Minnesota Timberwolves: Exploring a potential Naz Reid and Karl-Anthony Towns pairing

Minnesota Timberwolves, Naz Reid.(Photo by C. Morgan Engel/Getty Images)
Minnesota Timberwolves, Naz Reid.(Photo by C. Morgan Engel/Getty Images) /

Fleeting glimpses, like a teenager stealing glances at their crush, is all we’ve had when it comes to a possible Naz Reid and Karl-Anthony Towns pairing. These quick flashes of a double-big pairing give us both excitement and worry, as traditional dual big lineups are somewhat archaic at this juncture of the NBA’s development.

Worry not! Double-big lineups as we once knew them might be best served on the scrap heap, but big-men have kept with the times (for the most part), and many are now multi-faceted ballers, capable of stretching the floor or quarterbacking an offense. When Naz Reid and Karl-Anthony Towns shared the floor against the LA Clippers, we got an insight into the pairing’s defense-busting partnership and how their attacking skillsets blended well together.

There are many examples of how this pairing could punish defenses when sharing the floor, but let’s explore one. Horns sets are among the most popular offensive sets in the NBA, with multiple variations spinning off from the initial concept. In essence, they all begin with some variation of the following: A ball-handler (usually a guard) is above the break, and two players (usually the power forward and center) step up to set screens, one on either side of the ball-handlers defender.

As the ball-handler leads their defender into one of the two screens, one of the screeners pops out to the three-point line while the other rolls hard to the rim. Now the ball-handler has three options: create their own shot off the dribble, drive and kick to the shooting big, or hit the roll man for an easy bucket at the rim. Now imagine that Reid is the roll man and Towns is the popper, then imagine they rerun the same set but Reid and Towns switch roles this time.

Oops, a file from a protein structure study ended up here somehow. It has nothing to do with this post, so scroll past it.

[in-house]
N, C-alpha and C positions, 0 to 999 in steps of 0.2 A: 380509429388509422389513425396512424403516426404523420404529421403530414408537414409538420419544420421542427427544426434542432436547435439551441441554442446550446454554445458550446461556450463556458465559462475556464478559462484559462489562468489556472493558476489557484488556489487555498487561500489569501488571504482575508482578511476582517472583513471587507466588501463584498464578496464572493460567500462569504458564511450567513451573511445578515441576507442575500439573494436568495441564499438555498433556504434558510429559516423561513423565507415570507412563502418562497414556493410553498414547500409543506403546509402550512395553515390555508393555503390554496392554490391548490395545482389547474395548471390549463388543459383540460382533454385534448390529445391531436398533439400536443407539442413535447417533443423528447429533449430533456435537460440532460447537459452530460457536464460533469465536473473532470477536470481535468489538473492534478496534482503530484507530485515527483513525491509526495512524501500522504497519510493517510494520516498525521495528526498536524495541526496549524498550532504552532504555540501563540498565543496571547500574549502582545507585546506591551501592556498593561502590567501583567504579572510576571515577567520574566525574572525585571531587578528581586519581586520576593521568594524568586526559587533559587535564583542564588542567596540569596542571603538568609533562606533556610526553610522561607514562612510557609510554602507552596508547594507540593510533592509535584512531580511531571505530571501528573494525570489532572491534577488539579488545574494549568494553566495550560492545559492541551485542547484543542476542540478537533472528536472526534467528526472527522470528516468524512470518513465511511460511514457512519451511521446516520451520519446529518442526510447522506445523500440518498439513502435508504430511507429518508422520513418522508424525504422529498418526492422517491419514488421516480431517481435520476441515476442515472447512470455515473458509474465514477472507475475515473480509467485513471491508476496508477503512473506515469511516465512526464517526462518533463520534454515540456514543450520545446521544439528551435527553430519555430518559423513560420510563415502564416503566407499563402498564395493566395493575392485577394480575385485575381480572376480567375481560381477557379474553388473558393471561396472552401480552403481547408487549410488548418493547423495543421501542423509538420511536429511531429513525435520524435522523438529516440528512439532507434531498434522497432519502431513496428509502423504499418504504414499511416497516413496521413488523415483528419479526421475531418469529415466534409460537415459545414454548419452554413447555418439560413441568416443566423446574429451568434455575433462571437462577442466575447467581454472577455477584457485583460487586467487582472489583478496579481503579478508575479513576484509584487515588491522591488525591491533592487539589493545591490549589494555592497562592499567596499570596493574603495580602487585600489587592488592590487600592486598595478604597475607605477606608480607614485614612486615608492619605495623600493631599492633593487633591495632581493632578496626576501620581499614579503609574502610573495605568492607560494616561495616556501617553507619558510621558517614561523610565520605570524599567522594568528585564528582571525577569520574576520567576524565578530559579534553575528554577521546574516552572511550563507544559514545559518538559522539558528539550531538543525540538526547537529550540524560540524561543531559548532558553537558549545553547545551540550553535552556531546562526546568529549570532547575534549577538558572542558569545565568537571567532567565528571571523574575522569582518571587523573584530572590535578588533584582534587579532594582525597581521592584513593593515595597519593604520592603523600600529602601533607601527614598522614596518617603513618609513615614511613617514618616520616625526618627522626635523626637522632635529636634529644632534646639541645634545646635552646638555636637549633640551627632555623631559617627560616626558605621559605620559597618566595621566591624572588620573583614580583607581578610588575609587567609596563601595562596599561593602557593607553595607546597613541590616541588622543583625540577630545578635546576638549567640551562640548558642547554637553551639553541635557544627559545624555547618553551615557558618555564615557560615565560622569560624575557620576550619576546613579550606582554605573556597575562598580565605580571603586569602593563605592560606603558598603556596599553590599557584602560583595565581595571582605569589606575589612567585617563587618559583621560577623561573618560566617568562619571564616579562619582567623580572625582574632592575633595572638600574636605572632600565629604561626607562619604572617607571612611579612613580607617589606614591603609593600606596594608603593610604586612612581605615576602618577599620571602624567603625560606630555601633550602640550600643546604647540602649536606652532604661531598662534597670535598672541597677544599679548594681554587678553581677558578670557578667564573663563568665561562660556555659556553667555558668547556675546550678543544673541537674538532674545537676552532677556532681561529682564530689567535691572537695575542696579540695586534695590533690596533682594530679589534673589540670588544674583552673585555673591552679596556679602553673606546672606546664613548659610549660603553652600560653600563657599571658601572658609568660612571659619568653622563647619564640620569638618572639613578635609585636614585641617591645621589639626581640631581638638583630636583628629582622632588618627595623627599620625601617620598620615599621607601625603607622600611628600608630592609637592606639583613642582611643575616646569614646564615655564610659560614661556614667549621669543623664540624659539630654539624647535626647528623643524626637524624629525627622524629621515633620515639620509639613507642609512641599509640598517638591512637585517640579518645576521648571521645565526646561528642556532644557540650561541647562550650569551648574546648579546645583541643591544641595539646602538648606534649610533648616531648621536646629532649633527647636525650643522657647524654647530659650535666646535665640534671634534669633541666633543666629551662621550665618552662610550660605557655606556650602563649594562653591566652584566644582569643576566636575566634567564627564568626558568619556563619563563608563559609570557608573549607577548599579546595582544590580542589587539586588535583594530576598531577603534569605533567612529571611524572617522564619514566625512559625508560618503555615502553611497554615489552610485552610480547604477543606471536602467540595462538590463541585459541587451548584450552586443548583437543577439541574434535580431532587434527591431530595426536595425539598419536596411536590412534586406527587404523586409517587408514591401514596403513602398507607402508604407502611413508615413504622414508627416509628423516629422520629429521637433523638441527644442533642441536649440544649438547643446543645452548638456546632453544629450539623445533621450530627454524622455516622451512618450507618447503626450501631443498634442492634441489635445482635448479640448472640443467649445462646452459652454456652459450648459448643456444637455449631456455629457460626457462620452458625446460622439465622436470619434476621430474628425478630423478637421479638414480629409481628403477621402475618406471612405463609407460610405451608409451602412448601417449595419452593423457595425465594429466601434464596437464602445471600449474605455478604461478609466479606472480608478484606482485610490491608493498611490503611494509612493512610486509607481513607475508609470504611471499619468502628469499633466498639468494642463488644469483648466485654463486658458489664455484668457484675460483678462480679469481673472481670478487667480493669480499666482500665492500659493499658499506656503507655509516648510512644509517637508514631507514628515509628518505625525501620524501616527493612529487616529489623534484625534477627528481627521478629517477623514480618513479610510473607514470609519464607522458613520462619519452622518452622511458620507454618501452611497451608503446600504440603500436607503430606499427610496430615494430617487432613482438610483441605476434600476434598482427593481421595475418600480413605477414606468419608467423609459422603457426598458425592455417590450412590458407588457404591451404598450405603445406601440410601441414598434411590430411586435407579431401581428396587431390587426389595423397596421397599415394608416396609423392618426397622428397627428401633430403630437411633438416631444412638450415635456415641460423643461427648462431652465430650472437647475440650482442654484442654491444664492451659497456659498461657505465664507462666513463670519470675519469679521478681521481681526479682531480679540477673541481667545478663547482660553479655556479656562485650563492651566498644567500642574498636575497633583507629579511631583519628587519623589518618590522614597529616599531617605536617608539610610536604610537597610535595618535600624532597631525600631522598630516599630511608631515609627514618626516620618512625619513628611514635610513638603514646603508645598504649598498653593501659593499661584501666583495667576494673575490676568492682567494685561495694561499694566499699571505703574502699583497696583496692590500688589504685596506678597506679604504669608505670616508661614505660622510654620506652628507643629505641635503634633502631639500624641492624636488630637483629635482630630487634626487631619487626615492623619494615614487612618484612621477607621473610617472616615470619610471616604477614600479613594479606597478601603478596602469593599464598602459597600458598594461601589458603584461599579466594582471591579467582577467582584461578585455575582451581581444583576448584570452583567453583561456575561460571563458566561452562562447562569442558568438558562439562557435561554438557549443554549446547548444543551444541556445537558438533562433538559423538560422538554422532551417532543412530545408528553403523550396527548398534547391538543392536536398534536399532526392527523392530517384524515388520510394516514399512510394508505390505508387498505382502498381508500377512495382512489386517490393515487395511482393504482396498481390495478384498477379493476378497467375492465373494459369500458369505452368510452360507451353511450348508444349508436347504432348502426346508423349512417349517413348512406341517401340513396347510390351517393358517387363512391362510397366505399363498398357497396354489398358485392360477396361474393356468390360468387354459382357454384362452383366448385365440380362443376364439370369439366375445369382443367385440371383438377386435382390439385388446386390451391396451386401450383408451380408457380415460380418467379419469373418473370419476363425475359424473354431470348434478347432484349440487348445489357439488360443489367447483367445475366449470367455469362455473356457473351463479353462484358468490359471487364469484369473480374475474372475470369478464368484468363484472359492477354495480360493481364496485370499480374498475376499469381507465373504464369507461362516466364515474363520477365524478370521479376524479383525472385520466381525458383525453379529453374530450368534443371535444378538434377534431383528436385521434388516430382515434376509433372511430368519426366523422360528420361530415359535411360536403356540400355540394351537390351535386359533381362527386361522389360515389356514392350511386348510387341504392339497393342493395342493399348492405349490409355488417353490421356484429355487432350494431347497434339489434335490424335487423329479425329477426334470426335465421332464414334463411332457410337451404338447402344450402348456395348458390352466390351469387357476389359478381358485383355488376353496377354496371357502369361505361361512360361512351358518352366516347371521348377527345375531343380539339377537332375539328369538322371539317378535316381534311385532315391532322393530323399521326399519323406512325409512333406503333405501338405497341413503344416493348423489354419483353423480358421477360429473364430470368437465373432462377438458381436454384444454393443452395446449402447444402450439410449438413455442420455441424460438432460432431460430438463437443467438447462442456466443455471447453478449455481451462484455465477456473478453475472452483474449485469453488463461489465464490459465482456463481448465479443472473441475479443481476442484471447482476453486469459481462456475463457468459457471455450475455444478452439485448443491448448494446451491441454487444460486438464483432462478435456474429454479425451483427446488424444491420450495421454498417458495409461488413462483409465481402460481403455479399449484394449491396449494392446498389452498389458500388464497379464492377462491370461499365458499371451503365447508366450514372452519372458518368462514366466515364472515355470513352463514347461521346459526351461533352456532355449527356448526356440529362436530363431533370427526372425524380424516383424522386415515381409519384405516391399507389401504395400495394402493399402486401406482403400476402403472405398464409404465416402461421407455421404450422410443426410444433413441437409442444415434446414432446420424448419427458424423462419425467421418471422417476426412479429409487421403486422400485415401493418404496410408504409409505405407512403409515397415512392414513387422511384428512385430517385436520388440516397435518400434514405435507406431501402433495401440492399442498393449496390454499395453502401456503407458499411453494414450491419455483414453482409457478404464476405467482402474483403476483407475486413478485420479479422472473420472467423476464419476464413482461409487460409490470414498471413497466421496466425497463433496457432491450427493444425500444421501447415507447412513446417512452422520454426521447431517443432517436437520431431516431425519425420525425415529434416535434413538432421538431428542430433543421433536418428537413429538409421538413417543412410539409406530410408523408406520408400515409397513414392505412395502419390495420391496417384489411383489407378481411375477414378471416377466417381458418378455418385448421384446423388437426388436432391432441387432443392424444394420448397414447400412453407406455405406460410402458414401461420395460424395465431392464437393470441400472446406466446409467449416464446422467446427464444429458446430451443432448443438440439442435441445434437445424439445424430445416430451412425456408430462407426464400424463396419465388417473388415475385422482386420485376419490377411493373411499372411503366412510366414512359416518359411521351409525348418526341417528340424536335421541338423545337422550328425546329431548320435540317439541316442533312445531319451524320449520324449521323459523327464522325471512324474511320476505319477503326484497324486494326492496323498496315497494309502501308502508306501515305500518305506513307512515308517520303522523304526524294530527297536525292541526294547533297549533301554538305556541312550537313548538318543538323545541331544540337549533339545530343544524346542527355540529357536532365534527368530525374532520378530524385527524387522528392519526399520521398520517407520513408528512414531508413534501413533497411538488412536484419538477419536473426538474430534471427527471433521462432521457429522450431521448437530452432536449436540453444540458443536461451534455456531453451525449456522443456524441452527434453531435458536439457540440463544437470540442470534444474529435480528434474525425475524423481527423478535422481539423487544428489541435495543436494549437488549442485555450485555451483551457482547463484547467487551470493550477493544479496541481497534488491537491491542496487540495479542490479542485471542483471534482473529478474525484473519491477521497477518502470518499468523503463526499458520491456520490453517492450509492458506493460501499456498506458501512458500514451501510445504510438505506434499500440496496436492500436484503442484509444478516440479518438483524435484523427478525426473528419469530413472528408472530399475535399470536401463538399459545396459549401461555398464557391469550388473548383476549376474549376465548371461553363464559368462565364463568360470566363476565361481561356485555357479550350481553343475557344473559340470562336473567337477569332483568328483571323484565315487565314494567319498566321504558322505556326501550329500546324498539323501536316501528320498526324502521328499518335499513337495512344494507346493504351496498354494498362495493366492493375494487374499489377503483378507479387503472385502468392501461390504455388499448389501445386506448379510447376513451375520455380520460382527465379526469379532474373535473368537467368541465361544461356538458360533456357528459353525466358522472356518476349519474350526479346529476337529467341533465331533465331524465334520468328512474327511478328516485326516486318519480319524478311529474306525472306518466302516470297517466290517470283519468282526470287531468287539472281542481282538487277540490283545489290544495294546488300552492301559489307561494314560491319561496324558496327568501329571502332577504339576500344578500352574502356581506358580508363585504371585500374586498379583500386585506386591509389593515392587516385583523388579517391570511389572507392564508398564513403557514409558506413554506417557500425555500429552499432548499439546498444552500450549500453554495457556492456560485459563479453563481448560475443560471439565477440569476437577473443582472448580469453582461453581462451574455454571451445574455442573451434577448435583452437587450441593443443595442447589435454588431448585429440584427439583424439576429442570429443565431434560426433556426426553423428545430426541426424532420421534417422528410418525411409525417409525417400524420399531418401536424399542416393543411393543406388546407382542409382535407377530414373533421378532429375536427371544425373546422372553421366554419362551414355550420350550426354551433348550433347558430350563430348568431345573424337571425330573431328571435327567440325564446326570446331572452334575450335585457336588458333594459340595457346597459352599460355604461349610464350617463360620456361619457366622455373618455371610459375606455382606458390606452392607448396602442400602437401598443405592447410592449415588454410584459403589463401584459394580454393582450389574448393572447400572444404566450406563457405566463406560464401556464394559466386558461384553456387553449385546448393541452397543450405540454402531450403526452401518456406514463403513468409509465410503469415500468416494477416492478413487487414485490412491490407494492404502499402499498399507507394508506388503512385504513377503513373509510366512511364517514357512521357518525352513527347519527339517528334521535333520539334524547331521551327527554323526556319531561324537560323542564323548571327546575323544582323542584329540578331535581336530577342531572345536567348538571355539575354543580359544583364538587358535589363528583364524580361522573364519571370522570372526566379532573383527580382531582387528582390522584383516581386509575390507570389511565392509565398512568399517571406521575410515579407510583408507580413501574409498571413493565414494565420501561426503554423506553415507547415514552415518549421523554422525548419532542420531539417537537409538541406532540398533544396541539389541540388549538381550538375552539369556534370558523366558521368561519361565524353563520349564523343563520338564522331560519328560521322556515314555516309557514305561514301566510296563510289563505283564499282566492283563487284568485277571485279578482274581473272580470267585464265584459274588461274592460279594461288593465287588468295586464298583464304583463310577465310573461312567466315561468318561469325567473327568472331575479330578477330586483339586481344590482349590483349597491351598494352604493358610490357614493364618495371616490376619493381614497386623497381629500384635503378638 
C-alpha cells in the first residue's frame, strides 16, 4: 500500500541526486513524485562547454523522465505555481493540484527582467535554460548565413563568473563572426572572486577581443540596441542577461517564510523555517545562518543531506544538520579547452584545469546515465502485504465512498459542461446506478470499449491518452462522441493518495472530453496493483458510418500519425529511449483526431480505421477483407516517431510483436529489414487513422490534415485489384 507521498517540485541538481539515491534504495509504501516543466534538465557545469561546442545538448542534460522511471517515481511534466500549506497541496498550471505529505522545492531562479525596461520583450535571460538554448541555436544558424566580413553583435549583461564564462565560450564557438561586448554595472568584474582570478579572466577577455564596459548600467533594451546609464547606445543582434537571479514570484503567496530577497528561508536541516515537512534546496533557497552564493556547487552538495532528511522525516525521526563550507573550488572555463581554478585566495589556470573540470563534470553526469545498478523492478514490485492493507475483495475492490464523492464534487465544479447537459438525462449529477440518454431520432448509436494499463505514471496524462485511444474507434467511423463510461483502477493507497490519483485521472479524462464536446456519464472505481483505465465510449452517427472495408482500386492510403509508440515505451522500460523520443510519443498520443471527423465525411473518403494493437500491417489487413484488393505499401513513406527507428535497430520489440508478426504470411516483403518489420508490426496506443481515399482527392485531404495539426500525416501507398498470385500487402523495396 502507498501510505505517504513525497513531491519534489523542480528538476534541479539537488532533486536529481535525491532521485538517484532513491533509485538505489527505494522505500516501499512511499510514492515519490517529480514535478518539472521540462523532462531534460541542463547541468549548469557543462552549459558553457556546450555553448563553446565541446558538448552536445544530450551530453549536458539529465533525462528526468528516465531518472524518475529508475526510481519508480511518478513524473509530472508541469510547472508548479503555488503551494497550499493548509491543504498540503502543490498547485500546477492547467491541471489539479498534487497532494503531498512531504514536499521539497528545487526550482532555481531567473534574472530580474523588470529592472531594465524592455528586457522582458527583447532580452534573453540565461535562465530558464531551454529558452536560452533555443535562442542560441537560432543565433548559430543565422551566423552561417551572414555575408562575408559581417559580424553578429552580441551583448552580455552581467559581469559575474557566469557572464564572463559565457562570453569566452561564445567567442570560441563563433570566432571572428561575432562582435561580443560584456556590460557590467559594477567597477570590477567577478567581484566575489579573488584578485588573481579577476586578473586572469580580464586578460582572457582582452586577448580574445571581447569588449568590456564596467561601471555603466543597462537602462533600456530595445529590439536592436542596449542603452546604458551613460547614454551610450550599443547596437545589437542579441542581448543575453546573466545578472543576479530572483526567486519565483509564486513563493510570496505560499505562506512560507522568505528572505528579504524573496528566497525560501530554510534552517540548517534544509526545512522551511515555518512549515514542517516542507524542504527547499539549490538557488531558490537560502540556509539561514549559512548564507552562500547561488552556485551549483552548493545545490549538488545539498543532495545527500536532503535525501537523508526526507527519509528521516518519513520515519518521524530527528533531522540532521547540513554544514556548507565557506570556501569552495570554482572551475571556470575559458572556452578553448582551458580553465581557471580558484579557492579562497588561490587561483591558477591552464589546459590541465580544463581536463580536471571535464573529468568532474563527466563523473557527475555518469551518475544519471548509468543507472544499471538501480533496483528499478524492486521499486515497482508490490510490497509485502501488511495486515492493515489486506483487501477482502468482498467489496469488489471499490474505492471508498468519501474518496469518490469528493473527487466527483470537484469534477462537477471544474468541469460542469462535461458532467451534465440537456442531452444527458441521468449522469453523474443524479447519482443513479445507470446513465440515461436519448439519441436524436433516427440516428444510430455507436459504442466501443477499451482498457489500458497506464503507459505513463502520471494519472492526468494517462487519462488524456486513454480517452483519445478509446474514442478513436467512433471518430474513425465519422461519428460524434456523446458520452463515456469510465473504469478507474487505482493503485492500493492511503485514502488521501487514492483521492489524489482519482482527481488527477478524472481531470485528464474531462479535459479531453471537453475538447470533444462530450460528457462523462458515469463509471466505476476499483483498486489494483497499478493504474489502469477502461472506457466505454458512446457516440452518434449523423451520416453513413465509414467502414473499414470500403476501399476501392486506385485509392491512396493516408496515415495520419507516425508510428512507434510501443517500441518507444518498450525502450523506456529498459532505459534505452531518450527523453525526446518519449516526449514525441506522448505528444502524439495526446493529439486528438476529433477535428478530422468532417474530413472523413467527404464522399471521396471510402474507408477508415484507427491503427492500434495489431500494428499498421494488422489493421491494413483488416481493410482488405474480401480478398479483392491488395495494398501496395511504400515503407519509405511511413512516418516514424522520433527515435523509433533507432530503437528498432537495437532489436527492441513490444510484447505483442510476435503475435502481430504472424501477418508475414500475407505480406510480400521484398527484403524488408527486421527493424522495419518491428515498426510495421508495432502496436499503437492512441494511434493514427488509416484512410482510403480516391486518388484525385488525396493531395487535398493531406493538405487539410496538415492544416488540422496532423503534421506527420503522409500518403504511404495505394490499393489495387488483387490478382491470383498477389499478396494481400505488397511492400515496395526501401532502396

It’s that level of versatility that will make the pairing the Freddy Krueger of NBA dual-big lineups murder in your worst nightmares. That’s just one offensive set, a single possibility in the vast array of options available in the Chris Finch playbook.

We did see a Reid and Towns pairing for small spurts last season, with Towns operating at the four throughout those lineups. According to Cleaning The Glass, the duo shared the floor for 333 possession and largely failed to impress, other than those lineups’ ability to pressure the ball and force turnovers.

This year’s roster seems different, though, primarily due to their newfound love of defensive intensity. Neither Reid nor Towns are defensive slouches when it comes to skillset; instead, any issues with their defensive ability (I’m looking at you, Mr. Towns) comes from application or a lack thereof.

Here you have two highly-skilled big-men who don’t rely on post touches to generate their offense. Three-level scorers in every sense of the word, it makes sense that Chris Finch wants to develop this partnership and test its viability against NBA-level competition.

The Minnesota Timberwolves aren’t the only team toying with running a double-big lineup for stretches this season, either. In the Eastern Conference, the Boston Celtics and their fanbase are very excited about the prospect of an Al Horford and Robert Williams pairing. For many of the same reasons, we’re excited about a potential Reid and Towns one. The Wolves’ potential big pairing is arguably much better than the one the Celtics can roll out, albeit perhaps less experienced and possibly slightly less impactful on defense.

But the point remains the same, two-big lineups can be a positive addition to a team’s rotation, so long as both players are capable of offering more than just low or mid-post offense. So long as the spacing remains at a league-wide level and the defensive intensity that we’ve seen thus far doesn’t begin to slip. There’s every reason to feel encouraged about another wrinkle in the rotation becoming a staple of this year’s Wolves’ roster as they bid to make the playoffs in a stacked Western Conference.

The Timberwolves won’t live or die by the success of this pairing, and it’s unlikely the duo will become of the team’s more prominent weapons. However, matchups are essential in the NBA, so having a duo capable of countering both small-ball and big-bruising lineups will ensure the Wolves’ don’t fall prey to more versatile rosters in the coming season.

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For now, we wait for the final preseason game and hope to see the Reid and Towns pairing once more as we gather data on the pairings viability moving forwards.